Map of Parson’s Green, showing Peterborough House and its surrounding gardens.

Although now fading into disrepair, the real beauty of Peterborough House, the impressive pleasure grounds which surrounded it, were still largely intact. By the 1780s, some of the land had been leased to market gardeners but there remained much of the former glory of this garden, a pleasant wilderness with shady cypress trees, inset with statues and fountains. Beyond the high brick walls on three sides of the mansion, market gardens dominated down to the riverbank while the front of the mansion faced the green with its picturesque pond. It was perfectly secluded and that was perfect for Heaviside’s nefarious activities. As we relate in our latest book, A Georgian Heroine, he abducted – for the second time! – a young girl who was a neighbour of his in Lambeth, Charlotte Williams and had her brought by boat to Peterborough House. You can discover more about Charlotte’s ordeal by clicking here.

Suffice to say, it was akin to the plot of Clarissa, one of Samuel Richardson’s novels, the irony in the situation was that Richardson had lived, and written many of his works, in a villa which stood close by Peterborough House in Parson’s Green.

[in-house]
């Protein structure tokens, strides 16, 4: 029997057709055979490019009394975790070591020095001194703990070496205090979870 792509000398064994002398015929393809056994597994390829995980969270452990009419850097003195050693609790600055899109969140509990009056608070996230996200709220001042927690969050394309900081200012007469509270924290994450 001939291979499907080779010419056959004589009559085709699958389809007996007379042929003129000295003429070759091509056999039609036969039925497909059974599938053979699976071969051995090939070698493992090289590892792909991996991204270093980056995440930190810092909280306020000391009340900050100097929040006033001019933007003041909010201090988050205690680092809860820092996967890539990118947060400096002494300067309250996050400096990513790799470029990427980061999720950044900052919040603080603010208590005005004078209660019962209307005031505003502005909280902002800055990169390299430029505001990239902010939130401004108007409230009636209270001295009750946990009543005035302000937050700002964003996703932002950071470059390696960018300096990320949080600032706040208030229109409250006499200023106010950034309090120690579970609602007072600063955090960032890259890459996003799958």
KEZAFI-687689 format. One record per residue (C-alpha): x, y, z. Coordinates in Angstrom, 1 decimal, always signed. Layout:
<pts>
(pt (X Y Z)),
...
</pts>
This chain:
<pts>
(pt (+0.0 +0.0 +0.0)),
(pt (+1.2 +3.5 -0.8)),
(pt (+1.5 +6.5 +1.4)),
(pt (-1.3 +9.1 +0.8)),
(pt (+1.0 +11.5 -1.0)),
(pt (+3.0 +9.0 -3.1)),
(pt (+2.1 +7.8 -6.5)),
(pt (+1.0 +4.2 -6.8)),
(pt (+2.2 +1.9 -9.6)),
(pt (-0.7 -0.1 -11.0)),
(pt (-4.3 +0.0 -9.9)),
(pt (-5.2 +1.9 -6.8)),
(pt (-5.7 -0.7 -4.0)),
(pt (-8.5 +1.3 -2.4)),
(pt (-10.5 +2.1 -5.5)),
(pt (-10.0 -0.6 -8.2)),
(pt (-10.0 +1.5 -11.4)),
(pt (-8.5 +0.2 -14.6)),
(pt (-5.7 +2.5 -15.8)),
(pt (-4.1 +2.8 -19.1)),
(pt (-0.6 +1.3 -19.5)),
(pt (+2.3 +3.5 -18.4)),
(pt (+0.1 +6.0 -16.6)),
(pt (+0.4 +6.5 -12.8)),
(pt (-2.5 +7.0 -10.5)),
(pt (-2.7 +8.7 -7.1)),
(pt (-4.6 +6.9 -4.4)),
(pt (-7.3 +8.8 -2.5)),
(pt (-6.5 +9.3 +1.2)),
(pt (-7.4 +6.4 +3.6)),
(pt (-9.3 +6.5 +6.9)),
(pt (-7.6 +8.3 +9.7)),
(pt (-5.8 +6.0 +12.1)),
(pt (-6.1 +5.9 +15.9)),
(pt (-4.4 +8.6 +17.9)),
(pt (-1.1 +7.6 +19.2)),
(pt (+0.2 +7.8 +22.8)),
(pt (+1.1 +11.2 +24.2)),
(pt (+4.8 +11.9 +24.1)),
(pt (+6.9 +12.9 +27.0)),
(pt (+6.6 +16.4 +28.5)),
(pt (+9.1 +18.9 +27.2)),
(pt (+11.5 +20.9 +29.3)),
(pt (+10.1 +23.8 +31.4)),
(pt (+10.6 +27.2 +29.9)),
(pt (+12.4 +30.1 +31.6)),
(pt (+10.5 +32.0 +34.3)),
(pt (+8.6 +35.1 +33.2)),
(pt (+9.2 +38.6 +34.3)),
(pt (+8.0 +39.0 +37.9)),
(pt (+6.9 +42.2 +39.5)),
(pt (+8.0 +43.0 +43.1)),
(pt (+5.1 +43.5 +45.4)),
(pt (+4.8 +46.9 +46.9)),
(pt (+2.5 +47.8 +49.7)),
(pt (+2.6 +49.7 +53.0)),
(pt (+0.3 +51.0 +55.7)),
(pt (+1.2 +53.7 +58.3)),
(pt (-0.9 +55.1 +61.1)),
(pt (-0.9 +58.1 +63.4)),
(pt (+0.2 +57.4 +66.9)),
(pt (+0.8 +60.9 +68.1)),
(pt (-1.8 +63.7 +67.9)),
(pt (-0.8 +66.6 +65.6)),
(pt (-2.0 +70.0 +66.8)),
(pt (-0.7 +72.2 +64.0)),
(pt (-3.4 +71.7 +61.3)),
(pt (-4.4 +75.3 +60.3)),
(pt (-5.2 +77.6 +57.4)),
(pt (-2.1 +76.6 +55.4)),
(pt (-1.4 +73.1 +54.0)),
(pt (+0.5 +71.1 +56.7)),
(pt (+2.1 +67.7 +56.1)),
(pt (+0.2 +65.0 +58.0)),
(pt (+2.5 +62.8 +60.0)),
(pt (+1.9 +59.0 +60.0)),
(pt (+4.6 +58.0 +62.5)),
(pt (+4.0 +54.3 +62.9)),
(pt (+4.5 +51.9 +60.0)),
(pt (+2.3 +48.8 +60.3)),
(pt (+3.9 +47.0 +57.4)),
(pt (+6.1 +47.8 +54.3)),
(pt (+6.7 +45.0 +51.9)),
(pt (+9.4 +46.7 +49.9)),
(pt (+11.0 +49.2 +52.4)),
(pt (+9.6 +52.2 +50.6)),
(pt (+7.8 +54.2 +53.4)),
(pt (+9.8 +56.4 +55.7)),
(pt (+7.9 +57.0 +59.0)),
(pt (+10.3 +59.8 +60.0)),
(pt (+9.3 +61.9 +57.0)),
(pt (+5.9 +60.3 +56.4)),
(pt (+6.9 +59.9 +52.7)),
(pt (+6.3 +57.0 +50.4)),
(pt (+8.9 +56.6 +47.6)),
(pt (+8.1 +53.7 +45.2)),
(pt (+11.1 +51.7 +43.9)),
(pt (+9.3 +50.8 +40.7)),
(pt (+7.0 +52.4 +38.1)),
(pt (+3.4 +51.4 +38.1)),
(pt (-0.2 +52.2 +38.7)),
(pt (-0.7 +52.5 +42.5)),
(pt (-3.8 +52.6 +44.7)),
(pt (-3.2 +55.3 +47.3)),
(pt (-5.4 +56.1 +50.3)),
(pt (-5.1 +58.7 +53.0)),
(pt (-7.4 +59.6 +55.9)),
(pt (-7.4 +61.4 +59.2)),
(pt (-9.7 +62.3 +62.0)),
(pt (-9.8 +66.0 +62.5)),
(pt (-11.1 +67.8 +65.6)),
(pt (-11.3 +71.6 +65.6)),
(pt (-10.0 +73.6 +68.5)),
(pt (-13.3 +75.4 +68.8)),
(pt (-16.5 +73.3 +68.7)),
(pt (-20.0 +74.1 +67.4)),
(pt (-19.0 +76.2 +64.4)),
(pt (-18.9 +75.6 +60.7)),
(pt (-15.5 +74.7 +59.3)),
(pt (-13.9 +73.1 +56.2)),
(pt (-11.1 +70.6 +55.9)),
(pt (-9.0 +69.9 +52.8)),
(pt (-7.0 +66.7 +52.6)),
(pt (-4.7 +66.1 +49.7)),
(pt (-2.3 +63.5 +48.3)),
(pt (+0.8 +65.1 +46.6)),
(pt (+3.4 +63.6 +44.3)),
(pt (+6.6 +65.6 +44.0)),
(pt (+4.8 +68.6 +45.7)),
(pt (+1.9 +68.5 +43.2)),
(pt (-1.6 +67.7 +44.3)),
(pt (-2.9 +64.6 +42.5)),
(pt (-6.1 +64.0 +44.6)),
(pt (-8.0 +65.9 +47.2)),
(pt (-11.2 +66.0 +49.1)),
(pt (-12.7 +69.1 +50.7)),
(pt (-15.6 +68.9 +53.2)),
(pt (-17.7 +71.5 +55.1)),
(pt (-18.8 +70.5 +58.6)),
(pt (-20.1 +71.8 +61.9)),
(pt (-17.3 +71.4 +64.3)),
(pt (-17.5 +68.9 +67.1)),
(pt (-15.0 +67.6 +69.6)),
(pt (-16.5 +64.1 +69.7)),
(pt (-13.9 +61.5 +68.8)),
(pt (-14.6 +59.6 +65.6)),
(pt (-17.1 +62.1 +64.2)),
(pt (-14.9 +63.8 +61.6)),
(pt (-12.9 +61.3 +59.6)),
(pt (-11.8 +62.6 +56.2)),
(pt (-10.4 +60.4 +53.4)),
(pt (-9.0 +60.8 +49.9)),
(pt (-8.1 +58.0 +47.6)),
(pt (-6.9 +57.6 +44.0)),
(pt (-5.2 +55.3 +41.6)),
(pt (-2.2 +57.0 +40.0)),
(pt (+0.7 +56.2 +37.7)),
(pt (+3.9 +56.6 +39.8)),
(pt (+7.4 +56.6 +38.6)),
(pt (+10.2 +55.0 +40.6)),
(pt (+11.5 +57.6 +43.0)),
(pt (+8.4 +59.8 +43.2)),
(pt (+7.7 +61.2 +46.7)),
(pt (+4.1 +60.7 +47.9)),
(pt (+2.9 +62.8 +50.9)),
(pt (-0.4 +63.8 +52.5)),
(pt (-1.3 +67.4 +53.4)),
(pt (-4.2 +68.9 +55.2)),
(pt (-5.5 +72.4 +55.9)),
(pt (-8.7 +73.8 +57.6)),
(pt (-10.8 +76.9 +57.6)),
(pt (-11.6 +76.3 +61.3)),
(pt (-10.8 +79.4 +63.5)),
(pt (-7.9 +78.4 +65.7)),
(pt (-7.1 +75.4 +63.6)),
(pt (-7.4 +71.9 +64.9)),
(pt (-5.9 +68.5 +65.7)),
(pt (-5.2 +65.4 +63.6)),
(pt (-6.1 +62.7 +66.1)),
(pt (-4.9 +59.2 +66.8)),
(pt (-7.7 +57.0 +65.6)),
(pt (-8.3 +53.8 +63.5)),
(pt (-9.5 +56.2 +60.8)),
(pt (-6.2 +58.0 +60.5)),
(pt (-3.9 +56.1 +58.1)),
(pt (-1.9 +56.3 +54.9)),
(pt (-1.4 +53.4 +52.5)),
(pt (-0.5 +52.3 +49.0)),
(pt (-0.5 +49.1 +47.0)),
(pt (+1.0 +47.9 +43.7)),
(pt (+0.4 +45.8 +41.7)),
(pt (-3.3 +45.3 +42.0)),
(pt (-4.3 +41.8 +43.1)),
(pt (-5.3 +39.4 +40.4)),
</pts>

View of Parson's Green, Fulham, 1795. The walls are those surrounding Peterborough House, around the time that Meyrick pulled down the original mansion.
View of Parson’s Green, Fulham, 1795. The walls are those surrounding Peterborough House, around the time that Meyrick pulled down the original mansion. © The British Library

In time, and with the house and estate in ruins (part of the house had been torn down) Heaviside sold Peterborough House to John Meyrick who razed what was still standing to the ground and had a new mansion constructed in its stead.

Peterborough House, Parson's Green, Fulham, after 1797.
Peterborough House, Parson’s Green, Fulham, after 1797.

The parsonage from which the hamlet took its name stood on the west side of the green until it was demolished around 1740 and replaced with two new houses. Writing of it in 1705, Bowack said, “the house in which the rectors of Fulham used to reside, is now very old, and much decayed. There is, adjoining to it, an old stonebuilding, which seems to be of about three hundred or four hundred years standing, and designed for religious use; in all probability, a chapel for the rectors and their domestics. Before the said house is a large common, which, within the memory of several ancient inhabitants now living, was used for a bowling-green”.

Cricket matches were also held on the green; two notable matches between teams from Fulham and Chelsea were contested there in 1731 and 1733.